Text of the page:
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Nine Emerging Singaporean Music Video Directors to Look Out For10 min read

3 March 2021 7 min read


Nine Emerging Singaporean Music Video Directors to Look Out For10 min read

Reading Time: 7 minutes

In our previous post, we examined the necessity of brand building for musicians today and how music videos can play an important role. It’s not far-fetched at all to say that music videos are an art form itself, providing a multi-dimensional experience of storytelling for listeners and viewers both. Music videos definitely deserve more recognition, both in the film and music industry.

And who else but the music video directors are responsible for this art form? Maybe it’s time that we acknowledge them for their flair and vision, for their contribution to the music scene. And if we want to celebrate the music video art form, then we should acknowledge the directors as well.

We scoured through the internet to discover up-and-coming music video directors who have at least directed three music videos, with their most recent video released in the last two years.

To be frank, it was difficult to curate this list given the general lack of information around. If there are any names that you feel are prominent in the field but are regrettably left out by us, let us know on our social media pages, or drop us an email at The list is by no means definitive and we will always be keen to echo out works by underrepresented filmmakers.

Without further ado, here are the nine Singaporean music video directors whose videos are unique, well-crafted, and visionary. 

Amanda Tan (Empyreal)

Photo Credit: Object Lessons Space

Amanda Tan might not be well-known in the mainstream music scene, but she definitely made a name for herself in the film scene. She has racked up a long list of accolades for her short films and music videos across multiple film festivals, such as the Singapore Short Film Awards and the Berlin Short Film Festival. Besides directing films, she also does visual work for live music festivals, like ZoukOut and Laneway.

With so much experience under her belt, it’s no wonder that her music videos for indie bands and singers turn out to be so mesmerizing. There’s a kind of Wes Anderson symmetry to her pastel-coloured music video for Vandetta, bringing to life the typically-boring and whitewashed HDB sights. Her direction for MICappella’s music video is equally electrifying, playing on the themes of the female gaze.

Check out more of her from her website here, and follow her Instagram account, empyrealsg. 

Benjamin Ong (hypebong)

Photo Credit: Benjamin Ong via Instagram

A frequent collaborator with Singapore’s popular music artistes like The Sam Willows, Benjamin Kheng, and Nathan Hartono, Benjamin Ong has racked up an impressive portfolio of music videos that have a distinctive visual style. He typically avoids using a traditional narrative style and instead lets medium to close-up shots of the artiste’s facial expressions, body language, and blocking to tell the story behind the music.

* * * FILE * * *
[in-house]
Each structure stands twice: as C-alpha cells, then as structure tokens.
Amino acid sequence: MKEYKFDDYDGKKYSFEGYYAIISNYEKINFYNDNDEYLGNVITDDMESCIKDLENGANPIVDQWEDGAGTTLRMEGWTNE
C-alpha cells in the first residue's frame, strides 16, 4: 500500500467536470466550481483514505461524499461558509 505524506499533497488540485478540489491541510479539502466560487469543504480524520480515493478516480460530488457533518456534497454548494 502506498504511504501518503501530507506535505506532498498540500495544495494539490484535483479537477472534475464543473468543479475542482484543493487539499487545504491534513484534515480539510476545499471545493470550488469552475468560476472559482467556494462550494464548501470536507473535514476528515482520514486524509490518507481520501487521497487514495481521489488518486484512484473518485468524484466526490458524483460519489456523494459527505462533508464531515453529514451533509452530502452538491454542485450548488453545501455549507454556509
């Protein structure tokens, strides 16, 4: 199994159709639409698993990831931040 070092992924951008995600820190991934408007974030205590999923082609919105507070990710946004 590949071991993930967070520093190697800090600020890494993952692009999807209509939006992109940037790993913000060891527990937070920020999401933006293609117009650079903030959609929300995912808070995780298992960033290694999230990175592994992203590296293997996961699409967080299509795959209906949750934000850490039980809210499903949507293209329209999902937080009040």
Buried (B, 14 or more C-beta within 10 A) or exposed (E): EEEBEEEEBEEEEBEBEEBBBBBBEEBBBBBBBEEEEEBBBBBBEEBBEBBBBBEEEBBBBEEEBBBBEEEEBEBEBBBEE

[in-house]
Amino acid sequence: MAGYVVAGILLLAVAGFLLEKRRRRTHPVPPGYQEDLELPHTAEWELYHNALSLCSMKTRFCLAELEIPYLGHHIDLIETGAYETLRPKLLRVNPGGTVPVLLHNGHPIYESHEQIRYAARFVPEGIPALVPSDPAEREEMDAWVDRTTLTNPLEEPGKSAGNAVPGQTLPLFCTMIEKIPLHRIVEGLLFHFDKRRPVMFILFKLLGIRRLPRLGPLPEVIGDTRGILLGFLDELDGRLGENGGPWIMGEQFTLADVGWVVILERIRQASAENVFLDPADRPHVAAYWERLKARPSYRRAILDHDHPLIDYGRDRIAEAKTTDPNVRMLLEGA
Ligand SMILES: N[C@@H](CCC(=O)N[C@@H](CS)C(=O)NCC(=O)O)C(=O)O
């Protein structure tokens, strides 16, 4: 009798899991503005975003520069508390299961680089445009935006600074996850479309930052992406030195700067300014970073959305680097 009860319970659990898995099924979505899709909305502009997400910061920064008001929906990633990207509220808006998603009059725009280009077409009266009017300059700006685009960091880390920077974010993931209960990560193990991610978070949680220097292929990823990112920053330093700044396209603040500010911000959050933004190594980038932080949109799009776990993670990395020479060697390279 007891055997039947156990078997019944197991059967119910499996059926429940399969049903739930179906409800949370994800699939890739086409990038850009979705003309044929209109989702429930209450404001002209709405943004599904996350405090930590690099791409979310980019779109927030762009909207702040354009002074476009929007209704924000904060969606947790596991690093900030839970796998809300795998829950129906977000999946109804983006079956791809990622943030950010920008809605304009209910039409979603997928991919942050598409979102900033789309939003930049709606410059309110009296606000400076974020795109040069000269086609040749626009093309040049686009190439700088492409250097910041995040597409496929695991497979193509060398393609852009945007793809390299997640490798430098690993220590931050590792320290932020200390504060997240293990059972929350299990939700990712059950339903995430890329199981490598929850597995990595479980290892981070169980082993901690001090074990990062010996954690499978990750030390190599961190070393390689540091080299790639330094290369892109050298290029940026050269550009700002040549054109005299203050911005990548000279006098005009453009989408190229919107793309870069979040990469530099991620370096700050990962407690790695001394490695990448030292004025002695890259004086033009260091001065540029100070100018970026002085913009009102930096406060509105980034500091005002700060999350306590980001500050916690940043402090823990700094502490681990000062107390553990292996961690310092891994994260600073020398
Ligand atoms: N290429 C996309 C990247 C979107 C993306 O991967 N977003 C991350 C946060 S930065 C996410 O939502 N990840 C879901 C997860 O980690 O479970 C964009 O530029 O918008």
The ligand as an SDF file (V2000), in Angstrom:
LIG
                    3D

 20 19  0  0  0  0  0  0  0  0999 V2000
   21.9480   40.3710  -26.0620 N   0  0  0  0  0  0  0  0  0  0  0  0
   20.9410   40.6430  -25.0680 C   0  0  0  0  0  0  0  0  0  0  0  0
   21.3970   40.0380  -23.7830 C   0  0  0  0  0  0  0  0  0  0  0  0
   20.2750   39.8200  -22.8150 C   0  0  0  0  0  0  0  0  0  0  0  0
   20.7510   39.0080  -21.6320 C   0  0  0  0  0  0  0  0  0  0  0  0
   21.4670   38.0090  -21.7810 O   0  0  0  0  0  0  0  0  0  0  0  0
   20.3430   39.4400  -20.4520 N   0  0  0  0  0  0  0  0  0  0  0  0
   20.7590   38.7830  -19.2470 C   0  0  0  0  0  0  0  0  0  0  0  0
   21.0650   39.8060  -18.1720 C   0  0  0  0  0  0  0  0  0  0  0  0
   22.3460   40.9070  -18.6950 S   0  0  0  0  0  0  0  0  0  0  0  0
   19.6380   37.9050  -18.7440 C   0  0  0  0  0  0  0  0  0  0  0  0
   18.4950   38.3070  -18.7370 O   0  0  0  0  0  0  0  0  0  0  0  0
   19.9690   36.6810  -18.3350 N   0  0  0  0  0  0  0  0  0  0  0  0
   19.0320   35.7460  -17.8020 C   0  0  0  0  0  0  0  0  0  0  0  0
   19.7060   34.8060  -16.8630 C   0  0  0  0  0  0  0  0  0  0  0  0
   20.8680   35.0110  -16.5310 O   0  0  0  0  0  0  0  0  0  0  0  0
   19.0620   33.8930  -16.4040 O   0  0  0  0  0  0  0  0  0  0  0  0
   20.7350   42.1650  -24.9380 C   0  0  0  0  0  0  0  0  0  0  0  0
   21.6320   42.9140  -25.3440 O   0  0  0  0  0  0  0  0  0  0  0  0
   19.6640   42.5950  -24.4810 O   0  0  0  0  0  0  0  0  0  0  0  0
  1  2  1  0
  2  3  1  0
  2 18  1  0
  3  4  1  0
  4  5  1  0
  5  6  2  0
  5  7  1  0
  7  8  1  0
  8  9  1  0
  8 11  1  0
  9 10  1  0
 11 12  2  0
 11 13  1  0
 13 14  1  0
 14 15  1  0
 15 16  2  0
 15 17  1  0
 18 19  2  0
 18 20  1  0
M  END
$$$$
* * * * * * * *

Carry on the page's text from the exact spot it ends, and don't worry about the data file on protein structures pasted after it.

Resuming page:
But what leaves a bigger impression is how sensual his colours and lighting are, bordering flamboyance. Superimposed with a layer of VHS effect, his music videos become highly-charged with emotions — often of longing and love — while acquiring a unique, almost enigmatic texture that will no doubt affect people in subtle ways.

If you want to watch more of Benjamin Ong’s music videos, click here for his portfolio.


Photo Credit: Choānn

Another name that is no stranger within the music and film industry, Choānn is a filmmaker who has already garnered achievements despite his relative newness in the industry. He was selected to be part of the Asian Film Academy in Busan Film Festival 2015, and he was also nominated for the Best Direction Award at National Youth Film Awards 2015 for his short film, 《随我飞翔》 (Come Fly Away with Me). 

So, unsurprisingly, his music videos are just as vividly constructed as his narrative and commercial works. Together with his cinematographer Kelvin Chew, Choānn has directed music videos for artistes like The Sam Willows, Jasmine Sokko, and most recently, Iman Fandi. To try and generalise Choānn’s vision into one idea or sentence is impossible. At times futuristic or otherworldly, at times simple yet contemplative, his videos are eclectic in visual and narrative style. But one thing’s for certain, it’s that Choānn isn’t afraid of popping visuals to dazzle or baffle (in a good way) his viewers.

Click here to look through his portfolio and follow his studio’s Instagram account, choann.

Jeremy Kieran Ng

Photo Credit: Ry-Anne Lim via WKWSCI Alumni Magazine)

Co-founder and managing director of Telescope Studios, Jeremy Kieran Ng first shot his music video with Jude Young while he was still studying at Nanyang Technological University. Since then, he has gone on to work with popular artistes, such as Gentle Bones, with co-director Zhang Minhua. The video has since garnered over 200,000 views on YouTube.

Unlike the previously-mentioned music video directors who go for flashy and intense visuals, Jeremy typically opts for quieter visuals, choosing instead to tell a simple narrative that complements the music and lyrics. Of course, that isn’t necessarily always the case, as we can see in this music video his studio has directed for Gentle Bones and Benjamin Kheng, a video partly inspired by Star Wars and Van Gogh.